Part 85: Car Crash
We moved to Porterville, a town in the middle of California, away from beaches, away from Riley's friends, away from the world it seemed–– in the summer of 1979. School started in the Fall, and by October we'd moved for the third time. Something went haywire with each house we moved into, misunderstandings with the landlords, lost checks in the mail, arguments and panic about money. The last move we ended up out in East Porterville, too far away to walk anywhere. My mother's friend gave her a beige Toyota Corolla four door, my father kept his shitty Oldsmobile.
In November of 1979 when I was fourteen, my mother asked me if I wanted to go to the store with her. I don't remember all of what happened after that, my memories come back in glimmers, flashes, jolts that make me freeze and brace myself, even after four decades. There was a stop sign Jan didn't see. She ran through it. Was it covered by a tree? Was I playing with the car radio, trying to find a station I liked? Did we argue about that before it happened? A station wagon hit our little car going full speed, and pushed us into a house. The car was crushed, and so was the right side of my face. There were no seat belts. Very few people actually used them back in 1979, hard to believe it now. It just wasn't a thing.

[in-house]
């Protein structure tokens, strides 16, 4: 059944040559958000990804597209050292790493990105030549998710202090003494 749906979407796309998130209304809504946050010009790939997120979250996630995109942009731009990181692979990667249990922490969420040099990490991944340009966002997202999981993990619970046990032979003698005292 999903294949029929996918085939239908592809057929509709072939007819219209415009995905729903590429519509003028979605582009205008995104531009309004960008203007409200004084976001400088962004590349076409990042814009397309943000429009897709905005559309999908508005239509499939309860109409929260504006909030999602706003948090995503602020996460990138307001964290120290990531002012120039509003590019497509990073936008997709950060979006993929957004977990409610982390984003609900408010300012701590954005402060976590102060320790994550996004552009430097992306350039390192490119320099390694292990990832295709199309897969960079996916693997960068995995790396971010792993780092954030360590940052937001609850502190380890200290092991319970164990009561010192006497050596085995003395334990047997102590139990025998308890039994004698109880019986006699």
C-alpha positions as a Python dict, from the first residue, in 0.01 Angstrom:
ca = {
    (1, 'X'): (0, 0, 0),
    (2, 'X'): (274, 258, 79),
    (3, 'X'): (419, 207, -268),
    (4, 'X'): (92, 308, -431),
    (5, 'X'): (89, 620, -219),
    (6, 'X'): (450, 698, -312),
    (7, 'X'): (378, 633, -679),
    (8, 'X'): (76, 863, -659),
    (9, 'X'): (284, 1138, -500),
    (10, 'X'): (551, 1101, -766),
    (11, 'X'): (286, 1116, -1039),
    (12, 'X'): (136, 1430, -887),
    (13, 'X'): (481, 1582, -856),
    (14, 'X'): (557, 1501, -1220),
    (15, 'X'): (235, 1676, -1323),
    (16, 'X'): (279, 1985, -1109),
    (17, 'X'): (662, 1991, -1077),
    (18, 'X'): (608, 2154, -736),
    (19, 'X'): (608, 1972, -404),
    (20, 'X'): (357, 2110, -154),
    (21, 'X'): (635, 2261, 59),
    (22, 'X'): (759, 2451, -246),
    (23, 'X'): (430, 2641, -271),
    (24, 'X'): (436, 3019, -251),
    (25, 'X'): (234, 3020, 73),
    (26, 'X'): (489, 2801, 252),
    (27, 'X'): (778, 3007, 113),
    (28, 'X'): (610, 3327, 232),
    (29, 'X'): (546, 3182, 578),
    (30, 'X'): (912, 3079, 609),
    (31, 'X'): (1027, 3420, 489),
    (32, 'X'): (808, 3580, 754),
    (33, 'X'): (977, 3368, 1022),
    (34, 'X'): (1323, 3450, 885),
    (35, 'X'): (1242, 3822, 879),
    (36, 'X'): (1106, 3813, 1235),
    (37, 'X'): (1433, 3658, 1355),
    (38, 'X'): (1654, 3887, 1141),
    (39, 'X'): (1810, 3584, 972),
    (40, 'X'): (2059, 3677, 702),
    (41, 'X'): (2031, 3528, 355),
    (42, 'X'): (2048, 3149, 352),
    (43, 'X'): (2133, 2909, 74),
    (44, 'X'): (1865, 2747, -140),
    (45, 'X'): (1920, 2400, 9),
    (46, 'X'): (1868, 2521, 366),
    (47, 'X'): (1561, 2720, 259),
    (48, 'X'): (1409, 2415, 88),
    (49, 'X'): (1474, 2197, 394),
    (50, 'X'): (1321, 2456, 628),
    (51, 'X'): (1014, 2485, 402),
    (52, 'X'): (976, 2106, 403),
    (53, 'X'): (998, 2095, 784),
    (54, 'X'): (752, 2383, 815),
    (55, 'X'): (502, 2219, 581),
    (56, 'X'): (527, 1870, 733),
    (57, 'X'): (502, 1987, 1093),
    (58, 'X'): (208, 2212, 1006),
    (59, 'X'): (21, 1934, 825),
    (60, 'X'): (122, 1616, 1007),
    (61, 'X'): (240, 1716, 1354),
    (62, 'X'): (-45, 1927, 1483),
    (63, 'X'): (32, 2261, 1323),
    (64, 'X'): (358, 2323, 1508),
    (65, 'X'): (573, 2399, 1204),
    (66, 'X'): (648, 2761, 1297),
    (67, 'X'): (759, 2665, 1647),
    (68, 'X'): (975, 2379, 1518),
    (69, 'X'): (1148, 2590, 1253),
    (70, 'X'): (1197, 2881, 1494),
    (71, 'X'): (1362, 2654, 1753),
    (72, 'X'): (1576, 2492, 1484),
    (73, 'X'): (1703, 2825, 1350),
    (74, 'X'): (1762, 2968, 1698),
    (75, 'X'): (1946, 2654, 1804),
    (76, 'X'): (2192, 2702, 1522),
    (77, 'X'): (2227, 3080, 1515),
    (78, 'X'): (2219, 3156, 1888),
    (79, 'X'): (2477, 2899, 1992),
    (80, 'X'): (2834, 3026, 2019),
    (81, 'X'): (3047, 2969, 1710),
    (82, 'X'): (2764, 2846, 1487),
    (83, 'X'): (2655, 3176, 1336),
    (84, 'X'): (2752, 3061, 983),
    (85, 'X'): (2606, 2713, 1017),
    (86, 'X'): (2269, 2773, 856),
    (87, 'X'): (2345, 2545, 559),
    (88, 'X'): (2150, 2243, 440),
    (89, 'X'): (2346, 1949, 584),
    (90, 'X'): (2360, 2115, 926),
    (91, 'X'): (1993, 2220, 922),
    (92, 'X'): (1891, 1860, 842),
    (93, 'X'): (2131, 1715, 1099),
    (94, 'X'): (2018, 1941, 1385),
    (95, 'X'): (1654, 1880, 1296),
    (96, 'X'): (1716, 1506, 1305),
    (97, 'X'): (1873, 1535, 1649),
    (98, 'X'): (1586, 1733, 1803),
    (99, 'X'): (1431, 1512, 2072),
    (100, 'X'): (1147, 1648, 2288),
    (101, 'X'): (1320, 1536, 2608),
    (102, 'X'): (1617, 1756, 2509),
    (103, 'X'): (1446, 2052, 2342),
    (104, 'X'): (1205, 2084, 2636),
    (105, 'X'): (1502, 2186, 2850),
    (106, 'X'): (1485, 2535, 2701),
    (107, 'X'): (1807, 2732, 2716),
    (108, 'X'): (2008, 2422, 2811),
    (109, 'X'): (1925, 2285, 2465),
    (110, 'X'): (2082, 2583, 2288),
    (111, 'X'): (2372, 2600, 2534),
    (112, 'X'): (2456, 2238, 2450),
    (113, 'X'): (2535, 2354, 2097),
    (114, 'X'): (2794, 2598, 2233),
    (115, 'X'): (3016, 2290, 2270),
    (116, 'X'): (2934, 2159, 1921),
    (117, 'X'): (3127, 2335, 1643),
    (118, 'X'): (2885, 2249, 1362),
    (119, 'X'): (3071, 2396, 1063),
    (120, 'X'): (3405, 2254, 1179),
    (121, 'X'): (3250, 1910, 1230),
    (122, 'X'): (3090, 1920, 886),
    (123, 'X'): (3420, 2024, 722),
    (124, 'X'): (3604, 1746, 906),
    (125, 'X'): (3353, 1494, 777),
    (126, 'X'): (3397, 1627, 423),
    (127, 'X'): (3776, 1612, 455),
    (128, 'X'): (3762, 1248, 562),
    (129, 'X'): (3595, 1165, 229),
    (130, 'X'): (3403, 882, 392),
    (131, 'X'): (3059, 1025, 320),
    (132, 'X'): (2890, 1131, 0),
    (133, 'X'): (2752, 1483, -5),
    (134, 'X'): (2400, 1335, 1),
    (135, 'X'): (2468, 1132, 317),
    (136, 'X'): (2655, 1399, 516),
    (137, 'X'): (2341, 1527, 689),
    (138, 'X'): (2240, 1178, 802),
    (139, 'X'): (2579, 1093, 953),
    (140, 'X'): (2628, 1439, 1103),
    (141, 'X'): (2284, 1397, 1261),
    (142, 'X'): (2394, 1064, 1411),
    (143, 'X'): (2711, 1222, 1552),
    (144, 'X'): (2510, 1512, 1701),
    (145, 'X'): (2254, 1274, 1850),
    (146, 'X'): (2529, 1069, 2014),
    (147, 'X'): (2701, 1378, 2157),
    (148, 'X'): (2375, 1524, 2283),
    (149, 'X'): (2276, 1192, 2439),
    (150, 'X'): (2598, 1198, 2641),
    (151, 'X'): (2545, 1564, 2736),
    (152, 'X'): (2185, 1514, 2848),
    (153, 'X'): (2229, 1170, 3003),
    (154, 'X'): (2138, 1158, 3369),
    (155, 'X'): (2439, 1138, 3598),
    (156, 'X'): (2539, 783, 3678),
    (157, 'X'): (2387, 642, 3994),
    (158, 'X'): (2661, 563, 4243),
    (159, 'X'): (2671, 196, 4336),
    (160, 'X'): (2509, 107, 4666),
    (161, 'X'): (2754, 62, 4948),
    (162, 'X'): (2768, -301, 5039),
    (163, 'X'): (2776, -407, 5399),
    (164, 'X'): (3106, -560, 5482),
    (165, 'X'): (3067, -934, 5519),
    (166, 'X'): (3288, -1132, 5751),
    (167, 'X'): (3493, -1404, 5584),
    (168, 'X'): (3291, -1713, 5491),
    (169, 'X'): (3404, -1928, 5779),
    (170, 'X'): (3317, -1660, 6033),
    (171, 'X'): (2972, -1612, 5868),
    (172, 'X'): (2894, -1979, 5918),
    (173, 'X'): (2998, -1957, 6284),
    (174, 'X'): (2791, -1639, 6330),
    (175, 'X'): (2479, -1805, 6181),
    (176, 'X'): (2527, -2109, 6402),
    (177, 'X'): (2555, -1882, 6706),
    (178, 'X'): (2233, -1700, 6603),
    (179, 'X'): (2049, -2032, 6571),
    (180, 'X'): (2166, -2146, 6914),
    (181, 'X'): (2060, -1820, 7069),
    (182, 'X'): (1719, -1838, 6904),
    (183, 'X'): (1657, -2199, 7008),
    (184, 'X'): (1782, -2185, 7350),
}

An ambulance came, I only remember flashes of being in the ambulance with a young woman who seemed terrified, she was talking to someone about my injuries. Where was Jan? I found out later she had severe head injuries and a crushed leg. It would take her years to recover, her brain damage changing her entirely. She stayed in the ICU for months.
Riley worked at a restaurant that had a stage for comedy and musical acts, the club was called "Giggles." He managed the kitchen and the talent there. He told me later that he followed the ambulance all the way to the larger hospital in Visalia, about 40 minutes away. I was there for over two weeks, but he had to work, so I rarely saw him. Once, I woke up and he was sitting on my hospital bed, his big hand covering his face, his shoulders shaking. I'd never seen my father cry. I knew my face was swollen, no one would give me a mirror but I could feel it. I couldn't speak, the surgeons did a tracheotomy. I remember putting up my fingers in two peace signs like Nixon did on TV. I knew it would make him laugh.
I rarely saw anyone except hospital staff. We didn't know anyone. A girl from school named Rita came to visit me, she'd read about the accident in the town paper, or heard it at school. She didn't know me, but she and her mother brought perfume and flowers. And then there was Julia.
In December, 2020, my high school friend Julia died. She had cancer. We'd kept in touch all these years, having met in high school after my accident. Julia had been a burn survivor, it makes sense to me now that parents and teachers thought she might help me and encouraged us to get together. She did help me, in so many ways. After Julia died, her mother asked me to write something in memory of Julia for "Angle Faces" a non-profit organization that serves to empower girls and young women who have experienced disfiguring traumatic injuries. Here's what I wrote:
My Friend Julia
By Stacya Shepard Silverman